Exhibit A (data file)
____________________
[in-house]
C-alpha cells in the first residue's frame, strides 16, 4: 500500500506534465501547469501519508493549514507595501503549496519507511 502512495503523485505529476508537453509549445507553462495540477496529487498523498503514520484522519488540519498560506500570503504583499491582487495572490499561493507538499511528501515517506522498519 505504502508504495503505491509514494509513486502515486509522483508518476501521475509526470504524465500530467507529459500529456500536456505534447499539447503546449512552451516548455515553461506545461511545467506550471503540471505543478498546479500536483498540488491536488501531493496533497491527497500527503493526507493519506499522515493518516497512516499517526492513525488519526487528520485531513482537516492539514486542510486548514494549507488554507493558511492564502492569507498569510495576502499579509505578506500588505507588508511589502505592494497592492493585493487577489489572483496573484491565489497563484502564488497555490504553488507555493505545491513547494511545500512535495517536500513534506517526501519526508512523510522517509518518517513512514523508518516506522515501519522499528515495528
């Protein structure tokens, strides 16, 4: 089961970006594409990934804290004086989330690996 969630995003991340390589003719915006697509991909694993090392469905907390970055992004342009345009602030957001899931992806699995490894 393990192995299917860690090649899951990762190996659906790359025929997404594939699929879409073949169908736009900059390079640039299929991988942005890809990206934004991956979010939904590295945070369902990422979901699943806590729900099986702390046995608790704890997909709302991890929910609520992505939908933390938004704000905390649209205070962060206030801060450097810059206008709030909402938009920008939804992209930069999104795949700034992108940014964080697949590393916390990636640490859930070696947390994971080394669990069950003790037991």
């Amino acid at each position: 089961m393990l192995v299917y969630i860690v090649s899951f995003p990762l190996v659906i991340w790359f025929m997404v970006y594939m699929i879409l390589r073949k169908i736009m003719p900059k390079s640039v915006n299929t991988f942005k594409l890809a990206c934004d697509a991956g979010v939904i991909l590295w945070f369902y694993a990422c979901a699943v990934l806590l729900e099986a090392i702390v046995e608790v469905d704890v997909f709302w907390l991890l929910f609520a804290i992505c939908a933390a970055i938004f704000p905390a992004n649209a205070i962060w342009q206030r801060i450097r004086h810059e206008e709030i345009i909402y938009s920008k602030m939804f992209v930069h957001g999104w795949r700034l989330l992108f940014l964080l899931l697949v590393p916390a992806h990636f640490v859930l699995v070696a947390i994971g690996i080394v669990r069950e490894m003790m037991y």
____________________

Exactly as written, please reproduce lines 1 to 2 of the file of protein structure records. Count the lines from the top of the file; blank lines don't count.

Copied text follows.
[in-house]
C-alpha cells in the first residue's frame, strides 16, 4: 500500500506534465501547469501519508493549514507595501503549496519507511 502512495503523485505529476508537453509549445507553462495540477496529487498523498503514520484522519488540519498560506500570503504583499491582487495572490499561493507538499511528501515517506522498519 505504502508504495503505491509514494509513486502515486509522483508518476501521475509526470504524465500530467507529459500529456500536456505534447499539447503546449512552451516548455515553461506545461511545467506550471503540471505543478498546479500536483498540488491536488501531493496533497491527497500527503493526507493519506499522515493518516497512516499517526492513525488519526487528520485531513482537516492539514486542510486548514494549507488554507493558511492564502492569507498569510495576502499579509505578506500588505507588508511589502505592494497592492493585493487577489489572483496573484491565489497563484502564488497555490504553488507555493505545491513547494511545500512535495517536500513534506517526501519526508512523510522517509518518517513512514523508518516506522515501519522499528515495528